Home New Zealand – Kaipara Tent Platform
It was the quality of the light, bouncing off the harbour – A retreat on the Kaipara finds inspiration in one of New Zealand’s finest traditions.
Text by Jeremy Hansen.
Peggy Deamer spent her first summer in New Zealand fascinated with tents. She’d moved here from New York City to teach architecture at the University of Auckland, and immediately become intrigued by the way people treated tents as BYO bedrooms during their holidays. “Everyone was saying that as soon as Christmas was over, they’d go and visit their friends on the beach and bring a tent,” she says, “so I thought tents were the normal way to visit each other in New Zealand.”
This sense of easy-going practicality stayed with her when, in 2014, she purchased a small piece of land on an inlet on the Kaipara Harbour and decided to design a summer place for herself there. She quickly realised her limited budget would never allow her to build a house big enough to provide bedrooms for everyone if her family came to visit (Deamer’s daughter, Frances, lives in Auckland, while her son, Cam, visits regularly from the US). Tents were an obvious way of providing extra summer bedrooms, but her property didn’t offer a flat space to pitch them. So she began contemplating a platform on which they could be erected: a covered, elevated campsite from which to enjoy the view.
Deamer was perfectly comfortable with the idea of inhabiting the tents herself, so much so that she initially thought she might live in one on the platform and later add a small dwelling to the site. However, she soon learned that it was more cost-effective to build everything at once. So she designed a platform big enough for three tents, as well as a small dwelling containing two bathrooms (one for guests), a single bedroom and a compact kitchen and living area. The two structures sit perpendicular to each other, forming an ‘L’ shape that looks north and east out towards the harbour.
Keeping things simple was the goal. Deamer is a professor of architecture at Yale (she divides her time between New York and New Zealand, where she now teaches at Victoria University of Wellington) and has spent much of her career espousing the virtues of prefabricated architecture. Her Kaipara property isn’t prefabricated, mostly because she couldn’t find a prefab solution that allowed the house and the tent platform to share a design language. She did, however, maintain the prefab ethos of ensuring everything was emphatically no-fuss.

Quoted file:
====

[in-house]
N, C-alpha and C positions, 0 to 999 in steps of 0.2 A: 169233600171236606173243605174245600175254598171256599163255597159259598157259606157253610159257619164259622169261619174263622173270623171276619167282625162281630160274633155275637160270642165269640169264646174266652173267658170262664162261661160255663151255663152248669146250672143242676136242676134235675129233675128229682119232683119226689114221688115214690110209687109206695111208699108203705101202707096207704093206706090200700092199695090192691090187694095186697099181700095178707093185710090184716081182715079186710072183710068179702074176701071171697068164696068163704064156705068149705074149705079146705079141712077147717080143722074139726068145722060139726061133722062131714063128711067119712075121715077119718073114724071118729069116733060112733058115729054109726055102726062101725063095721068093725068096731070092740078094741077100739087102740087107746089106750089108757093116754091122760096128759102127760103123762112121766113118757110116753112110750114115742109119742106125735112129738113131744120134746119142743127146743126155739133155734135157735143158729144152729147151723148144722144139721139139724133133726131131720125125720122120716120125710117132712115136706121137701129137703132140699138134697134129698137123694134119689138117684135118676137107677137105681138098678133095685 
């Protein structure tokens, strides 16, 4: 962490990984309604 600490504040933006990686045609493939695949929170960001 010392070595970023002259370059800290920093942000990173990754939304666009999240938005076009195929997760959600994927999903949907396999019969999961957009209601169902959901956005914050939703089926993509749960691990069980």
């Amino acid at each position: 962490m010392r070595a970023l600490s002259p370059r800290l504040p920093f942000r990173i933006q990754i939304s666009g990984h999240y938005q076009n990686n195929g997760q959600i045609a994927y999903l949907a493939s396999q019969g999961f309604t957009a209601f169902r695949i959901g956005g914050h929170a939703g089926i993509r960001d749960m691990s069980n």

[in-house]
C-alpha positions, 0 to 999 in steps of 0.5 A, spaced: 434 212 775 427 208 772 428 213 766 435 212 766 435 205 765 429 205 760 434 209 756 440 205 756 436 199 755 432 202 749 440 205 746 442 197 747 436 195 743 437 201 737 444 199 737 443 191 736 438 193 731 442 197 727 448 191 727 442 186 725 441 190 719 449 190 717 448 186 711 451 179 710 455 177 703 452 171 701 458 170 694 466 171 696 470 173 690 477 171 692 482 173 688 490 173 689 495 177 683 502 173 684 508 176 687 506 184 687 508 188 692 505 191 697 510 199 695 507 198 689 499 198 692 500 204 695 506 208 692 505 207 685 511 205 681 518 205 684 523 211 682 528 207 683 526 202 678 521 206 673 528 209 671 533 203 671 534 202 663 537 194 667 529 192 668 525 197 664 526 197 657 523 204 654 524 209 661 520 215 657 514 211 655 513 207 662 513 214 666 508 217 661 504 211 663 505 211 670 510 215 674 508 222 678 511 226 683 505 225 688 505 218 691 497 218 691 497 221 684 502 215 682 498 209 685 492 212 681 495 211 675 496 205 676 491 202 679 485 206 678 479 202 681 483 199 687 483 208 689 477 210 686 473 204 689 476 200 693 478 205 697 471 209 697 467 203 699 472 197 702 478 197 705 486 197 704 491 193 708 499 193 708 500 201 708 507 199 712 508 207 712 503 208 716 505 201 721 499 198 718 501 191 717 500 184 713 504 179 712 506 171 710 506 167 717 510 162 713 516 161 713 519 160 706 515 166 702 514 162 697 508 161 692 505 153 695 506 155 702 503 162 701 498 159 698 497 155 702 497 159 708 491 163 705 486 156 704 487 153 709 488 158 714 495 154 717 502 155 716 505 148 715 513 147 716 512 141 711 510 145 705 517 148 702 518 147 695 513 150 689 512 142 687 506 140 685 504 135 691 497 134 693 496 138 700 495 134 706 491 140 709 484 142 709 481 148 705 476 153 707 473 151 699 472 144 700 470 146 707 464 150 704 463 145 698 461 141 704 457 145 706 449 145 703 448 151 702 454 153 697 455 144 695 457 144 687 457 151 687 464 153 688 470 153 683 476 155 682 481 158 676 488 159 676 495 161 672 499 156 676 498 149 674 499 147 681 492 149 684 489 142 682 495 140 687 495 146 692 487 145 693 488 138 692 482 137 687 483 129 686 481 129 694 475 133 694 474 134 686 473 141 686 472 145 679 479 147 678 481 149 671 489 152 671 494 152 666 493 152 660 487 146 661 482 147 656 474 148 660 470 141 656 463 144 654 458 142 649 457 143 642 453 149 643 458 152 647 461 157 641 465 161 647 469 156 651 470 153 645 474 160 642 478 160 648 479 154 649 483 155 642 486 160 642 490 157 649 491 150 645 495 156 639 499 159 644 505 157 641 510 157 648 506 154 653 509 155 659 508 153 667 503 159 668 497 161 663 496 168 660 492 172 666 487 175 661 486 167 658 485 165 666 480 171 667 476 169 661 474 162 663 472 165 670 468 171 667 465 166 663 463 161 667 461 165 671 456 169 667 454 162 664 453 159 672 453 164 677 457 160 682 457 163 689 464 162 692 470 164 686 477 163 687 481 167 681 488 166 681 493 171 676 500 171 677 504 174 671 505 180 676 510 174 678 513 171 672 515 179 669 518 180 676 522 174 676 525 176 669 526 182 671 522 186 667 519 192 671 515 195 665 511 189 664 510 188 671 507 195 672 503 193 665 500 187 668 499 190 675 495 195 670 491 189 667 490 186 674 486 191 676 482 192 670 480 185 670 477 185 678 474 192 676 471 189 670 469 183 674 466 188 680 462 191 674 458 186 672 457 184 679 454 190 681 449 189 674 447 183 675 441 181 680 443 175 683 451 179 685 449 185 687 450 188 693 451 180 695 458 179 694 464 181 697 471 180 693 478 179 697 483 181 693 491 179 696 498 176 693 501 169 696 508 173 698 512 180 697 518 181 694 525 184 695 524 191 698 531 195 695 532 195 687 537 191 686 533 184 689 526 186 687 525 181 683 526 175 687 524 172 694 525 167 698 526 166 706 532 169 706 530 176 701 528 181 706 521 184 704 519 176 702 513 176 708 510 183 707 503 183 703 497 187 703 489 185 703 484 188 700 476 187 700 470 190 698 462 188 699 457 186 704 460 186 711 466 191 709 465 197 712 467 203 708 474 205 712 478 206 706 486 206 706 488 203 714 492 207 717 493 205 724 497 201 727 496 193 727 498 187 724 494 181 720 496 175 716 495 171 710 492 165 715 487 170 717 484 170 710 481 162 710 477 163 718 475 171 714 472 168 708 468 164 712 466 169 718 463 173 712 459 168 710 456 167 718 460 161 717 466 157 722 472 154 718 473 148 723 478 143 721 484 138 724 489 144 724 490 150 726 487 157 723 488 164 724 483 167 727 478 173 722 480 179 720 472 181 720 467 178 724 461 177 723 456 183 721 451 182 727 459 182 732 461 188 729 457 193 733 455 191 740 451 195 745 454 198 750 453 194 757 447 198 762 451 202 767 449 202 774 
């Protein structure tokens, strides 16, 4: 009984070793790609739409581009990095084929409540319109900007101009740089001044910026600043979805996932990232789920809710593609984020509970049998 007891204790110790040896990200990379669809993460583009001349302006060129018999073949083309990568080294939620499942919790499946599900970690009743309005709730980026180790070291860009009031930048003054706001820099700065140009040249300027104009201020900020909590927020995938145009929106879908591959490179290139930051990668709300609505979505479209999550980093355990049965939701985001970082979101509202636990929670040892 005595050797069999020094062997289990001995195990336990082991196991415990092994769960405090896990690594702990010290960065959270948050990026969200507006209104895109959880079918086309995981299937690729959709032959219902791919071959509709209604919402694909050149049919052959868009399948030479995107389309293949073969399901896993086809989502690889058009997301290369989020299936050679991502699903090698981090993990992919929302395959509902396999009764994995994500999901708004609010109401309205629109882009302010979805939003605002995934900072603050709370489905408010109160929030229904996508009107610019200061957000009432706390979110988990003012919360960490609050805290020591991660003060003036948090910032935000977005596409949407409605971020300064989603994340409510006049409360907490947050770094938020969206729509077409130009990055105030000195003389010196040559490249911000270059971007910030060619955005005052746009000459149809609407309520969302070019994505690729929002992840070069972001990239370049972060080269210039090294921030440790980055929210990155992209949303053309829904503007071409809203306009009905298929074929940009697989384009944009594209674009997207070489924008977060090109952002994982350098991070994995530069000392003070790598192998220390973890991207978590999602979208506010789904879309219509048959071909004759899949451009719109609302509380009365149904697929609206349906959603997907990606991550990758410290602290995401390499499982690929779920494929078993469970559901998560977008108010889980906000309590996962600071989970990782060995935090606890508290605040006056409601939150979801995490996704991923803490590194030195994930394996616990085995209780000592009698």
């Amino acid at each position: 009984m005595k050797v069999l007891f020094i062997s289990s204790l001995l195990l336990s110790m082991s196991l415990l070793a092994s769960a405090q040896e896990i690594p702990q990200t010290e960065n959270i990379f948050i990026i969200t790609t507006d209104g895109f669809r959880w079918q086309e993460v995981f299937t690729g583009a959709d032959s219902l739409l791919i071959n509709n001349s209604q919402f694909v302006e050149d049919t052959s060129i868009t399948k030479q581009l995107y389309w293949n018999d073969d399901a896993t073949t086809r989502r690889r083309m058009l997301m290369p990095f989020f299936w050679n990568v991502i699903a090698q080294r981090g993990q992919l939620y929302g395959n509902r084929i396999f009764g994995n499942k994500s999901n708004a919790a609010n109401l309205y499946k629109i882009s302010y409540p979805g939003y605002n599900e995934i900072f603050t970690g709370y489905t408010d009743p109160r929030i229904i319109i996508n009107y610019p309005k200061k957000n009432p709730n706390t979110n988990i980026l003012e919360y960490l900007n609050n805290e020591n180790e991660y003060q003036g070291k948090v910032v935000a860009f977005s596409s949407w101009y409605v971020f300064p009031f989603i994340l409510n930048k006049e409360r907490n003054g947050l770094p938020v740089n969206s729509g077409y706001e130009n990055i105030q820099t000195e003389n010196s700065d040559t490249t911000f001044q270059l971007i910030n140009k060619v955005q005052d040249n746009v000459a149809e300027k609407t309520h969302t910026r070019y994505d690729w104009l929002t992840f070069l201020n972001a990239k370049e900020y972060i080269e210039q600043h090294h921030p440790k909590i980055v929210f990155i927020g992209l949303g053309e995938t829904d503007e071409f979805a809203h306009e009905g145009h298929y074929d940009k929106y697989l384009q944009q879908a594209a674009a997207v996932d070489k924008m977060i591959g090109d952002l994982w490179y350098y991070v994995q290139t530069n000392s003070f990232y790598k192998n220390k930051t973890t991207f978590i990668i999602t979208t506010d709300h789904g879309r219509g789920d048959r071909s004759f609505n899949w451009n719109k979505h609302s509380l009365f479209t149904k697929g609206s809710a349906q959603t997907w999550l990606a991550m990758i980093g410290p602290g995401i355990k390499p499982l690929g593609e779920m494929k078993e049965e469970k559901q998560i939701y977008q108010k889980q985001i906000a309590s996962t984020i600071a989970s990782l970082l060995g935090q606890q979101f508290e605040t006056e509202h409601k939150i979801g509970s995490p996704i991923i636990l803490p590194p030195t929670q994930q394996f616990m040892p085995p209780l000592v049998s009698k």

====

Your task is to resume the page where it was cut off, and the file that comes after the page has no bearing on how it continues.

To keep the build economic, Deamer designed the 58-square-metre house with services such as plumbing and drainage lined up along the rear wall to make installation as uncomplicated as possible. On the other side, the living areas open through double-glazed doors to the view of the hills rolling down to the harbour. The only internal doors are to the bathrooms, with the bedroom lightly separated from the living and dining area with a cabinetry unit so that the space reads as a single open-plan volume. The ply floors are painted, the kitchen cabinetry is off-the-shelf, and the exterior is corrugated steel. The shed-like aesthetic was entirely deliberate. “There wasn’t a tonne of ingenuity in it,” Deamer says of her keep-it-simple ethos. “Not every house needs to be a one-off, and show off its individualism. Let’s not be afraid of being affordable.” (The house and the platform for the tents were completed for under $250,000 – because Deamer designed it herself, there were no architect’s fees).
Ironically, Deamer sweated the details more on the platform for the tents than the house itself. She wanted the rooflines of the house and the platform to feel closely related, so she designed them to tilt towards the harbour at the same angle. She wanted the roof of the 82-square-metre platform to have a lightness that made it look a little like it was floating above the tents. “I liked the idea of both structures looking like they had a platform and a roof, just that under one roof is a house and under the other one is tents,” she says. “I didn’t think we could achieve that effect if the platform looked like a barn whose sides weren’t there. It would look too functional and too dumb.”
So she collaborated with draughtsman Stephen Orchard and contractor Pete Richards to create a platform roof supported on a series of single poles, elegantly achieving a floating-like structure. The big roof collects rainwater that is stored in a tank at one end, and tilts downwards towards the north to keep the tents well-shaded from hot summer sun. The platform isn’t just for guests: when Deamer is in residence (she’s at the house for about three months a year, while her daughter visits year-round) she spends much of her time at a table in this sheltered outdoor area, working on her laptop or just relaxing and enjoying the view.
It’s a smart, simple solution for a summer retreat which is home to a single person for most of the season, but many more during peak times. Deamer’s carefully composed campsite has plenty of space for guests throughout the summer months, without her spending money she didn’t have on building additional bedrooms. It all seems so logical that you wonder why more people haven’t done the same. For her part, Deamer is bemused at the number of people who have praised her ingenuity. “Everyone’s been so surprised about the tents on the platform,” she says. “I just thought I was doing the Kiwi thing.”